Narrative and Conceptual Expertise in Massively Multiplayer Online Role Playing Games

Narrative and Conceptual Expertise in Massively Multiplayer Online Role Playing Games

Javier Alejandro Corredor (Universidad Nacional de Colombia, Bogota, Colombia) and Leonardo Rojas Benavides (Institución Universitaria Politécnico Grancolombiano, Bogota, Colombia)
DOI: 10.4018/IJGCMS.2016010104
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Abstract

This article aims at investigating the differences among three groups having distinct levels of experience in massively multiplayer online role-playing games (MMORPG), when solving a character design task in the videogame World of Warcraft (WoW), and when planning how to use the character during gameplay. These groups consisted of inexperienced players, general experts in MMORPGs and specialized WoW domain experts. The evaluation showed that MMORPG experience developed character design abilities that could be applied to other videogames (e.g., general expertise skills). Such skills were related to the ability to identify deep features related to particular types of characters (e.g., Rogue). The results also showed that there are domain expertise specific abilities, which only experts in WoW have. Such abilities were related to building game descriptions that could be considered narrative in the cognitive sense of the term, because they include time, intention and interaction, and also to identifying WoW-specific variables.
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Narrative And Conceptual Expertise In Massively Multiplayer Online Role Playing Games1

Videogames are emergent narratives (Salen & Zimmerman, 2004). The story emerges from the concatenation of events created by several characters/players. Each time the game is played, a different story unfolds depending on decisions made at the micro level by different participants. In this context, the skill to understand change in time and to predict and act according to other players’ intentions, plans and actions represents a valuable asset. In this article, we show that while beginners describe the way they will use a character within the game through a static description, experts produce descriptions that are temporally located and related to other players’ goals and actions. Narrative becomes then a suitable mean to understand the game and legitimate space for the study of expertise.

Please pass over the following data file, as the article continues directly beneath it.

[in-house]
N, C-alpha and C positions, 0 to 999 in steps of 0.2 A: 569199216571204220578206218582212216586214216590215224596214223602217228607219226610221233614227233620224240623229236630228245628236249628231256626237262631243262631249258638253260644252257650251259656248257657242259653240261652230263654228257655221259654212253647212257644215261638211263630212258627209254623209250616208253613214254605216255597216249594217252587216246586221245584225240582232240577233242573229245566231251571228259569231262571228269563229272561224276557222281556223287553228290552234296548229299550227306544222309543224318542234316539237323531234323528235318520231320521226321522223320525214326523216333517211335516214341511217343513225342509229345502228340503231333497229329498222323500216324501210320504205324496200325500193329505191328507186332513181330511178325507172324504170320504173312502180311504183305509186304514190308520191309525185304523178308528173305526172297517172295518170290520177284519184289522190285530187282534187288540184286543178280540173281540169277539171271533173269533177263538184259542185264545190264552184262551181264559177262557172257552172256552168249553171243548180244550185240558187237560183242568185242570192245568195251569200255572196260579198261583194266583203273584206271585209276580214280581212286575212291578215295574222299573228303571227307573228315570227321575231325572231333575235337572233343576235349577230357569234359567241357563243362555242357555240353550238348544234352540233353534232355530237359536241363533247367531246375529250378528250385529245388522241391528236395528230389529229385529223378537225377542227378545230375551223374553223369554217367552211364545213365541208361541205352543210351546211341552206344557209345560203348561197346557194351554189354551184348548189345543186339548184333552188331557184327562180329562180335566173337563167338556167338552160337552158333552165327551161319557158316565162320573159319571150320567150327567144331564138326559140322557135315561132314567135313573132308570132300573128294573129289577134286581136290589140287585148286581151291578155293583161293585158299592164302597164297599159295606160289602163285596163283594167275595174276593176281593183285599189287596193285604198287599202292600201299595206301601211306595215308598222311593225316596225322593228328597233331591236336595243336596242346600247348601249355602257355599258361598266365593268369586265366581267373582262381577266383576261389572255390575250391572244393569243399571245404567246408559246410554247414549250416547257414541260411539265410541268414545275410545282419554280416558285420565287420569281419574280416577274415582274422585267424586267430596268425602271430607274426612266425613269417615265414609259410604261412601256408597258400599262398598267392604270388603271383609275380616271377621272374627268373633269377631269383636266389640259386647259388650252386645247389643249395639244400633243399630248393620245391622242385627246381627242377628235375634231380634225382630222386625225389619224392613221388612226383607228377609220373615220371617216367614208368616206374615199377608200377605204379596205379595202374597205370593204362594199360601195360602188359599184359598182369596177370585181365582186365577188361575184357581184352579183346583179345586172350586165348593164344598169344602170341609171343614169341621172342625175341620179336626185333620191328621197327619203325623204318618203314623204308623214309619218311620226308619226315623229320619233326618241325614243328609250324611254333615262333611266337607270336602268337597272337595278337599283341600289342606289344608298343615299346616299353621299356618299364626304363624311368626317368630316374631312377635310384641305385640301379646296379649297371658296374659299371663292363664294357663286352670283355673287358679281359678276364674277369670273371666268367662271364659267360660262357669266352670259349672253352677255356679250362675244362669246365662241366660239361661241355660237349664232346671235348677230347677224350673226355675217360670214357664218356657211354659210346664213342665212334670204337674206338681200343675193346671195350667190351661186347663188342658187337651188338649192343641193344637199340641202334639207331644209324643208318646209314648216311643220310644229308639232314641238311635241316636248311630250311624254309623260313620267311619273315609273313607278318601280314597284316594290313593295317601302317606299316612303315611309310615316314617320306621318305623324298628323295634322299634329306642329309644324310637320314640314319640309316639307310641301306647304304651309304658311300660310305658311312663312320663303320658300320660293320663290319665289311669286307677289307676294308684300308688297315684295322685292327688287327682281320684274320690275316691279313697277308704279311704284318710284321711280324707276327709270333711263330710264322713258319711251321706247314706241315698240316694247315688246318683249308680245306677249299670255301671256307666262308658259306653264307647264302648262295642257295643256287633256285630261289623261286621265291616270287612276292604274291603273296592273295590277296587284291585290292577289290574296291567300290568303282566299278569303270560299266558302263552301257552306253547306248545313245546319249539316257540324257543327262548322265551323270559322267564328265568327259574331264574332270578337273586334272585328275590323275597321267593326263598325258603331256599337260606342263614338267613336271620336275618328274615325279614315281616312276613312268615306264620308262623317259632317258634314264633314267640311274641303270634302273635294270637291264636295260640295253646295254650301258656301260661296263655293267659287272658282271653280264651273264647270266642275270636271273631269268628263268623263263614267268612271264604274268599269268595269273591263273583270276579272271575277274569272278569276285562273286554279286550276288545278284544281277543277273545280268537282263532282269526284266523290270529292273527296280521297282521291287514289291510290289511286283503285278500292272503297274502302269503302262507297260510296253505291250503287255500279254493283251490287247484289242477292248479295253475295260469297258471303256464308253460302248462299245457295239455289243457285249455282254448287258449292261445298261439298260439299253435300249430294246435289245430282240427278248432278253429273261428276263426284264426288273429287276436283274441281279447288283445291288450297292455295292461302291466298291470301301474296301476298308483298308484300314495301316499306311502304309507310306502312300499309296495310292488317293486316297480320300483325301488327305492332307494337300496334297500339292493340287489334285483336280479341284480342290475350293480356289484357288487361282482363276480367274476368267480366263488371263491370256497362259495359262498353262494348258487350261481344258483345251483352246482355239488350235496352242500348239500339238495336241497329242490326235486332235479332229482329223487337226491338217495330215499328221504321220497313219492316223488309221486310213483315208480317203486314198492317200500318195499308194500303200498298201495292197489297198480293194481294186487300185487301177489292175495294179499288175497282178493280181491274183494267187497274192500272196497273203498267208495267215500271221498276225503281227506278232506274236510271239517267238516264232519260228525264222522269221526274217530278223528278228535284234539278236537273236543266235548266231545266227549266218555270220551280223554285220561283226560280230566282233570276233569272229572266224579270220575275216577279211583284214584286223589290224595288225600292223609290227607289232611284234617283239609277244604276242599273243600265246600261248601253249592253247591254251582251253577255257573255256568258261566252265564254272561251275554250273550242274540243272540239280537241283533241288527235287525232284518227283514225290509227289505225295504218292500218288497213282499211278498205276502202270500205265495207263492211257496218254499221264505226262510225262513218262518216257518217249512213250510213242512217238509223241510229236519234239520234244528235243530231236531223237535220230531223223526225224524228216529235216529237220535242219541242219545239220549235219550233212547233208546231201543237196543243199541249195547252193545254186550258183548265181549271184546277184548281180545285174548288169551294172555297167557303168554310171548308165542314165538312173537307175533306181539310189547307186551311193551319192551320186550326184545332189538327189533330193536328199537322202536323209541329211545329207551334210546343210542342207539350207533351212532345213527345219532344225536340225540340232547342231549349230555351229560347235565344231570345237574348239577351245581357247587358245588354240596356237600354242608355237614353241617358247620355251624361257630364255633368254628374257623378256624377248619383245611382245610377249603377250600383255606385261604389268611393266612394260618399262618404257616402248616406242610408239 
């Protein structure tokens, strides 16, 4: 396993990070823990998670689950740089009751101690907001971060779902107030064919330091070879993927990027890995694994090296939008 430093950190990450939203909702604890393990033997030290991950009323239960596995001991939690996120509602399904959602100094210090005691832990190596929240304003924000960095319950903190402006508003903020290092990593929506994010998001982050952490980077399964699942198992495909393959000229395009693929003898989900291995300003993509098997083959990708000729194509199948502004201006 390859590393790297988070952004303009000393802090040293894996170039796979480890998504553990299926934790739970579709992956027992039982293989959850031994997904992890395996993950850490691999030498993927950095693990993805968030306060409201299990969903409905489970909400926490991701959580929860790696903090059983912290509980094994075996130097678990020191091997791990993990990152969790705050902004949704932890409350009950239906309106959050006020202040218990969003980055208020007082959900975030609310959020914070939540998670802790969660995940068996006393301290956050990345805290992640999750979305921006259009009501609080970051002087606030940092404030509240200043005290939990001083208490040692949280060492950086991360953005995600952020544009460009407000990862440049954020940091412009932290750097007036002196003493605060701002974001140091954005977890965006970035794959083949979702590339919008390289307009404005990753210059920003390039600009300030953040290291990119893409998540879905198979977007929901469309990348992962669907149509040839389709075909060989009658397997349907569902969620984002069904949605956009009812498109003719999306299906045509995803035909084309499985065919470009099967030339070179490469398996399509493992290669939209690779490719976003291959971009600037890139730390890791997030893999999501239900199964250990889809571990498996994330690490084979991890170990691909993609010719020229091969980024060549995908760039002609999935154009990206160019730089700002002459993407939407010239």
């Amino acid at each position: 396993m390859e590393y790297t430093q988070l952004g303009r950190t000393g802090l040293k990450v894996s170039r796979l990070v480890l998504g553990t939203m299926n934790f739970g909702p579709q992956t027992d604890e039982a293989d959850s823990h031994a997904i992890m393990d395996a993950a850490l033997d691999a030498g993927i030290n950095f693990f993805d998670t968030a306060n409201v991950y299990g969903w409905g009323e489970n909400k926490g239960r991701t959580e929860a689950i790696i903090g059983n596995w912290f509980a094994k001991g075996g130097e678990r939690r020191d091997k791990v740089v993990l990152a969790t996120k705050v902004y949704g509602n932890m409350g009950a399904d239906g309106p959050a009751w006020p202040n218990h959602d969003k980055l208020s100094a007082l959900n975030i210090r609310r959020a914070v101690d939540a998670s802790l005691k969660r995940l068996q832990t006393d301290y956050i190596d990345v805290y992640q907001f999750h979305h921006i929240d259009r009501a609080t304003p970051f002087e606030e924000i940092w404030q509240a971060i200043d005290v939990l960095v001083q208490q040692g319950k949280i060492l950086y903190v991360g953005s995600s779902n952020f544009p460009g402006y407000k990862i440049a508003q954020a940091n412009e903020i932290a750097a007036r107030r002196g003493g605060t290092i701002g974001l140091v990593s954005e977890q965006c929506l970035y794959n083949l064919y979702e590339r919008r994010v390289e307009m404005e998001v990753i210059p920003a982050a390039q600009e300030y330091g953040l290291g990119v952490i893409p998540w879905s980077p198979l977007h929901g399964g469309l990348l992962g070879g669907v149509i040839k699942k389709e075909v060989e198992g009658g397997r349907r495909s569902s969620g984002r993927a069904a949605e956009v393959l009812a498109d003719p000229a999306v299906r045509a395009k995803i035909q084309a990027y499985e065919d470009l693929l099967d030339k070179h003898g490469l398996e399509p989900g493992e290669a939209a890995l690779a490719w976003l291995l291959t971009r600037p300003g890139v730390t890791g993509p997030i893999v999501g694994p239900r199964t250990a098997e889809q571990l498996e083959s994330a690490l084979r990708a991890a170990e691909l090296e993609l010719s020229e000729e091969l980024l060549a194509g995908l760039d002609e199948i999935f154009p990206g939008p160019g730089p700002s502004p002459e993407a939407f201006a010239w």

Multiple game scholars propose that games have, to some extent, a narrative nature (Juul, 2011; Murray, 1997). From a design point of view, this fact implies that videogames, although they emerge from a set of formal rules, produce interactive narratives that emerge from game mechanics and players’ decisions. On the other hand, psychological and educational research on expertise has focused on differences on conceptual elements, such as categories and knowledge structures that underlie reasoning (Chi & VanLehn, 2012; Day, Arthur & Gettman, 2001). From this point of view, expertise depends on the organization of information in a non-narrative format in which goals, intentions, and time-dependent interactions are not included. Several domains, such as videogames and history, are narrative-driven (Ostenson, 2013; White, 1987), although they include also conceptual and formal elements (Juul, 2011; Steinkuehler & Duncan, 2008). This study explores the characteristics of expertise in videogames aiming at showing that, besides superior conceptual structures, experts in this area also acquire a better understanding of narrative elements.

Narrative has different meanings. In the context of videogame studies, the term has been associated with the presence of fictional elements and storytelling, and opposed to definitions of games as formal rule systems with quantifiable outcomes (Juul, 2011). In cognitive psychology and education, the use of the word has been related to text structures and event accounts that are time-dependent and focus on agents’ goals and actions (Bruner, 1991; Graesser, Murray & Trabasso, 1994). In this context, narrative texts, such as short stories, produce clearly different cognitive representation than argumentative or conceptual texts, such as essays. We do not imply that videogames are equivalent to written texts and we acknowledge the fact that videogames include complex rule systems, beyond the storytelling elements in which they are embedded. As a result, we expect expert gamers to display superior comprehension of both conceptual elements, related to game rules, and narrative elements, related to temporal change and players’ goals, actions and intentions. This point of view is consistent with literature in game studies that recognizes both the role of fiction and story and the specific characteristic of games that make them different from other narrative genres (Wibroe, Nygaard, & Andersen, 2001). However, we do not make claims on the definition of videogames as cultural objects or on their nature as a creative genre. We focus on the cognitive structures derived from the interaction with massively multiplayer online role-playing games (MMORPGs) and therefore the results of this study need to be located within the realm of cognitive psychology.

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